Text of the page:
Postal carrier veteran adjusts to COVID-19 mail delivery


SILER CITY — As a carrier technician with the United States Postal Service for 21 years, Stephen Suslik has had his fair share of experience with hazards postal workers know well: dogs on the loose and bad weather.

He’s been at the Siler City Post Office for two years, but before that he worked in Syracuse, New York, where he regularly shoveled and trudged through snow to deliver mail. Luckily, he’s only had to use the dog spray each worker is given “a handful of times” over the years, but the fear of seeing a dog taking a run at him is by far one of the worst parts of the job, he said.

At least, before last March. Now a new, bigger hazard is on Suslik’s mind as he works — COVID-19.

“It’s really on your mind every day now when you do the job,” he said. “Before you got in this routine, and everyone was just, you know, ‘Hey, there’s the mail carrier.’ Now, it’s like you stop, you hesitate, calculate a little bit more. It’s just weird situations that, before you never thought anything of it.”

Darin Shamberger, the postmaster at the Siler City office, said his office has prioritized having plenty of personal protective equipment for employees, as well as having frequent meetings to discuss safety protocol and any questions.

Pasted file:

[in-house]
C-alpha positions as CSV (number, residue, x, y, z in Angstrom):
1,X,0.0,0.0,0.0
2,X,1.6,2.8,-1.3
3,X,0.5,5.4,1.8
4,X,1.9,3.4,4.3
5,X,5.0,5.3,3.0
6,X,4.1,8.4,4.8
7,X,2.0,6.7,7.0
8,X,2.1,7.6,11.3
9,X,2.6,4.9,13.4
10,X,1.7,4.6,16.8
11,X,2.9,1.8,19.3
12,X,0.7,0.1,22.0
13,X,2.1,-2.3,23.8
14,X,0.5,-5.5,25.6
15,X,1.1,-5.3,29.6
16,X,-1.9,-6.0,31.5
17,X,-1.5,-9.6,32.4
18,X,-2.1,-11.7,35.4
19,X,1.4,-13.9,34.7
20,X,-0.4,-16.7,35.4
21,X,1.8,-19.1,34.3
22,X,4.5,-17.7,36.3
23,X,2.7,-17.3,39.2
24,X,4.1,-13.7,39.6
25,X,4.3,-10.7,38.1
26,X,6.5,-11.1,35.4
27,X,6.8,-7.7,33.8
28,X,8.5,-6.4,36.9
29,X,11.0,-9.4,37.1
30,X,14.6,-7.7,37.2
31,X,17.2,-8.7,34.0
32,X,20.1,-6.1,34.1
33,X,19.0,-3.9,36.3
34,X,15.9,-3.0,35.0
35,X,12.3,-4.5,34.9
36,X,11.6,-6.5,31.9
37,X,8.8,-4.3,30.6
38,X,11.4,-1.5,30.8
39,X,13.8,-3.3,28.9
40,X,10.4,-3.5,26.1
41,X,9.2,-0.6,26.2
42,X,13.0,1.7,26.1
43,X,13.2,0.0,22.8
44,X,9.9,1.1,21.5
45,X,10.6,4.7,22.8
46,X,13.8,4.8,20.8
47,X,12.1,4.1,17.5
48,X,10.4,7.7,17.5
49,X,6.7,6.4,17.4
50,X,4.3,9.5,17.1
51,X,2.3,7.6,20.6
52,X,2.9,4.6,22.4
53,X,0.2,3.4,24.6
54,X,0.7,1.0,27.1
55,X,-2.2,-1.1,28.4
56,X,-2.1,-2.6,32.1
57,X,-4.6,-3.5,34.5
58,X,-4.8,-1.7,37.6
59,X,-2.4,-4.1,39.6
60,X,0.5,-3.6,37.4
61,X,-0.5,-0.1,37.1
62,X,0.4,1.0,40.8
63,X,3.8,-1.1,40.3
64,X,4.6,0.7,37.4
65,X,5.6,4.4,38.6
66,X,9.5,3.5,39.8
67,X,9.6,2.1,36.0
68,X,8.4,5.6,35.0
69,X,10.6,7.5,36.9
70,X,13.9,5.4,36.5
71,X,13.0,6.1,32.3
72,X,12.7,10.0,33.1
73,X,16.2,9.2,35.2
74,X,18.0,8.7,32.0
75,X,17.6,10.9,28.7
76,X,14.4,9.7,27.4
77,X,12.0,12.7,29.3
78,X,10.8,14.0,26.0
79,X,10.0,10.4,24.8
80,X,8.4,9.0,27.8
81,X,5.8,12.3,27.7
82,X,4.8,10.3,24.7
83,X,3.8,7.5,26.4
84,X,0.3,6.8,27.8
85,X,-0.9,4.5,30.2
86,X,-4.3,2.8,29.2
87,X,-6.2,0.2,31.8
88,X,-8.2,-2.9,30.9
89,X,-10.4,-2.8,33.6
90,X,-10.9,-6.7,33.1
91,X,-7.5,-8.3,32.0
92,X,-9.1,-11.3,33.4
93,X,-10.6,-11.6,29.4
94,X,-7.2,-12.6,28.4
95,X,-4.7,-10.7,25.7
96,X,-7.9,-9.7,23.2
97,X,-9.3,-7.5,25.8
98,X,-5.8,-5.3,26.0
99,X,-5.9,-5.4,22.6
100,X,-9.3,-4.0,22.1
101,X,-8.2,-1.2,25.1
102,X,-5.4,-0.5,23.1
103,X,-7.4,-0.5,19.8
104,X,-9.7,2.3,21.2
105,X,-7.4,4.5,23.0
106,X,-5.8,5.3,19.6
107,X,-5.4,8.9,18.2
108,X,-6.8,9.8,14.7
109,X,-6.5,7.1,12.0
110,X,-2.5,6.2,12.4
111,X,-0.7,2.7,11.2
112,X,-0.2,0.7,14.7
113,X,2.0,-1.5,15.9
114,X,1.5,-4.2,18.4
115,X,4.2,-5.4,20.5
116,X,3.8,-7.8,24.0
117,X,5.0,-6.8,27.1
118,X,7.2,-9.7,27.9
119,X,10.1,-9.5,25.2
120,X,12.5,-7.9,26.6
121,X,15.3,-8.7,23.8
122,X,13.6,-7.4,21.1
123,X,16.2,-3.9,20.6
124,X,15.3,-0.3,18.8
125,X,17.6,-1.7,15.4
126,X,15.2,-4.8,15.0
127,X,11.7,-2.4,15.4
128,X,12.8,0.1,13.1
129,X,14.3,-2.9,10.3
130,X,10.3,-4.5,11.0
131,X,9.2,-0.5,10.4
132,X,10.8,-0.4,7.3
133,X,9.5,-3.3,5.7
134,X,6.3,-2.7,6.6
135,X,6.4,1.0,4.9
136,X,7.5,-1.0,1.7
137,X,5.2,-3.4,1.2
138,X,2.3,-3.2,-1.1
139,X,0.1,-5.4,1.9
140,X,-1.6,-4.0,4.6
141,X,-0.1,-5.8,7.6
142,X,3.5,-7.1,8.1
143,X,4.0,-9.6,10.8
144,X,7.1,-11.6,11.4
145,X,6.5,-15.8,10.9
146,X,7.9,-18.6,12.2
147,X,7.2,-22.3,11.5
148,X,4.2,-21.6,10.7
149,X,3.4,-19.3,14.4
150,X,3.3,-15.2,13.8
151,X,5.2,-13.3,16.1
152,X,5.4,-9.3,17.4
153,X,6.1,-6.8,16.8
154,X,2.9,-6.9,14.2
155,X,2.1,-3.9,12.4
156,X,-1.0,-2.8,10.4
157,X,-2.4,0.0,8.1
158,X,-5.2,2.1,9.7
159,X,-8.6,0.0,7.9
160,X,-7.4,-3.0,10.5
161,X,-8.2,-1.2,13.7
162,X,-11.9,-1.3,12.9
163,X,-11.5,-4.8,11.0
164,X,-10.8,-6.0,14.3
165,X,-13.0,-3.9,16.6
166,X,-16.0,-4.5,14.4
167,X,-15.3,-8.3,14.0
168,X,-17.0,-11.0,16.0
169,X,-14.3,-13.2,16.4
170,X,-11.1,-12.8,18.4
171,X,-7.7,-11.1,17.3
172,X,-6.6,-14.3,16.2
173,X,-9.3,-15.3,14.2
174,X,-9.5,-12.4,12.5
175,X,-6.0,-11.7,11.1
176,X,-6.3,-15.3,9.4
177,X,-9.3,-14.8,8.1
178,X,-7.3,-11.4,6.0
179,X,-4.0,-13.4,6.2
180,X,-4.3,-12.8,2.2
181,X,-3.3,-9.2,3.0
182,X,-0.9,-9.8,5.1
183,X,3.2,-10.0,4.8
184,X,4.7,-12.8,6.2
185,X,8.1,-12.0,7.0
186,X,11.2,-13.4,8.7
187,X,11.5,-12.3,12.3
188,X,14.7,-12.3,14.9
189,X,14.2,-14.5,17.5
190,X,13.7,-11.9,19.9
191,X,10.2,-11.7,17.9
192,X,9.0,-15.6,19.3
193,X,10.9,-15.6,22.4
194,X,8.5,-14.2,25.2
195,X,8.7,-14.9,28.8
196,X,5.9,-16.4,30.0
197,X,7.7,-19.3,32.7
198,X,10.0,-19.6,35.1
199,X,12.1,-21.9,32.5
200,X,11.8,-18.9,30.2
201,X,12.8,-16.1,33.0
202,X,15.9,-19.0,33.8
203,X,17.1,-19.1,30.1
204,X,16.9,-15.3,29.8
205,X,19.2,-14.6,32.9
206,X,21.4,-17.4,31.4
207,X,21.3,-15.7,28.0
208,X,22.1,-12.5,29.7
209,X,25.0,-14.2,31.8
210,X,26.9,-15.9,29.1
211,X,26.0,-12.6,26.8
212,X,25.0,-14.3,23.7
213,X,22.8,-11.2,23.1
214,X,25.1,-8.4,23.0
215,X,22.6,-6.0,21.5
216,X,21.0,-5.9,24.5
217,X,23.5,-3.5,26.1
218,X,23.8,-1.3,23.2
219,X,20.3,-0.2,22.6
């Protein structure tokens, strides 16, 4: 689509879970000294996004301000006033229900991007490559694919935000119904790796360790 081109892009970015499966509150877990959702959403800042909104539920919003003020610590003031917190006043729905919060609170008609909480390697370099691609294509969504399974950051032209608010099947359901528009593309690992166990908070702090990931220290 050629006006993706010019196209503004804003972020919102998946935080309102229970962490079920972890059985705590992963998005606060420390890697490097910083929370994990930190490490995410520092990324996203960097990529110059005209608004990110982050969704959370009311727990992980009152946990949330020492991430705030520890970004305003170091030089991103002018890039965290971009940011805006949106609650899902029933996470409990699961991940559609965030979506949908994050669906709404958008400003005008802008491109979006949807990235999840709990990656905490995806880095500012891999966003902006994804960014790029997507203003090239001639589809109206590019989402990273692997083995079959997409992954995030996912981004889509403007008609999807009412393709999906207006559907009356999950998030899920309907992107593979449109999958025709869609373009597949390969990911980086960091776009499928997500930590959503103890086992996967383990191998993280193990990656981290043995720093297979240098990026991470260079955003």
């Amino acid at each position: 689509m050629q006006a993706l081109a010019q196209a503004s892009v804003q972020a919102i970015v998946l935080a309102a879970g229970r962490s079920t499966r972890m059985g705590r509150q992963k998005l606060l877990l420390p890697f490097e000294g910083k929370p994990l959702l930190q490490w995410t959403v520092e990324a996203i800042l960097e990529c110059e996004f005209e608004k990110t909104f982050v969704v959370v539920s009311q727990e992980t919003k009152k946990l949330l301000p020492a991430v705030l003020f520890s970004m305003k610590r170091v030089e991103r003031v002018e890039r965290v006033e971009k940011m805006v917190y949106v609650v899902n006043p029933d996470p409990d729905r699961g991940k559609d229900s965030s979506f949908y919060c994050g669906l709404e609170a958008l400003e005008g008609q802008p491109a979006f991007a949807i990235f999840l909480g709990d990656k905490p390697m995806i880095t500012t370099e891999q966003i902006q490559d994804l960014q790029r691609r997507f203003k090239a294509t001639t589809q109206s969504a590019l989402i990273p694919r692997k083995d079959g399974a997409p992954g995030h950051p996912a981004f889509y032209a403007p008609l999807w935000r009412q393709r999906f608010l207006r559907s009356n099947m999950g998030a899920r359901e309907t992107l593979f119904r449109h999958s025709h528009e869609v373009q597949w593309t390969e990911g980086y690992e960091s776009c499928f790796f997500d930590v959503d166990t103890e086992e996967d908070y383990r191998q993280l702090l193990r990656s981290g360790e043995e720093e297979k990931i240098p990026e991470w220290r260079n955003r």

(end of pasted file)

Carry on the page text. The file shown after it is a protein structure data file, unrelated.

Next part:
“Of course, at the Postal Service, safety is first for us to make sure our employees are safe in every aspect,” Shamberger said. “One thing about me — I’m a pastor also — is I have to set the example for others to follow. So what I have to do is just make sure that I’m doing everything possible to show them how to be safe.”

As COVID-19 restrictions in the state loosen, Shamberger said his office is continuing to emphasize vigilance. For carriers, this means distancing from customers, wearing masks when needed and sanitizing throughout the day.

In Chatham County, Siler City is the only post office location that has walking mail routes. Carriers don’t have to wear masks unless they come in contact with people on the job. Suslik, a city carrier technician, walks an average of eight to 10 miles a day, between the five different city routes he rotates doing. He wears his postal-regulated black, slip-resistant New Balance shoes every day on his routes, sometimes adding black rubbers over his shoes when the grass is wet or if it’s raining.

“We always take a shortcut if we can,” he said as he slipped between two houses to make his next delivery. And because Suslik takes so many shortcuts, he almost never drops mail off while driving — even when it’s snowing or pouring rain. That’s because the routes are difficult to change and actually end up taking longer since he’s limited to routes that stay on the road.

He works five days a week with one day off, in addition to Sundays, when the post office is closed. Every five weeks, he gets Friday, Saturday and Sunday off, and then works six days the next week. And every work day, he rotates between one of those five Siler City walking routes.

“I get to do a different route every day, which is very interesting,” he said. “It keeps me not too complacent. It’s pretty neat. I get to meet a lot more people.”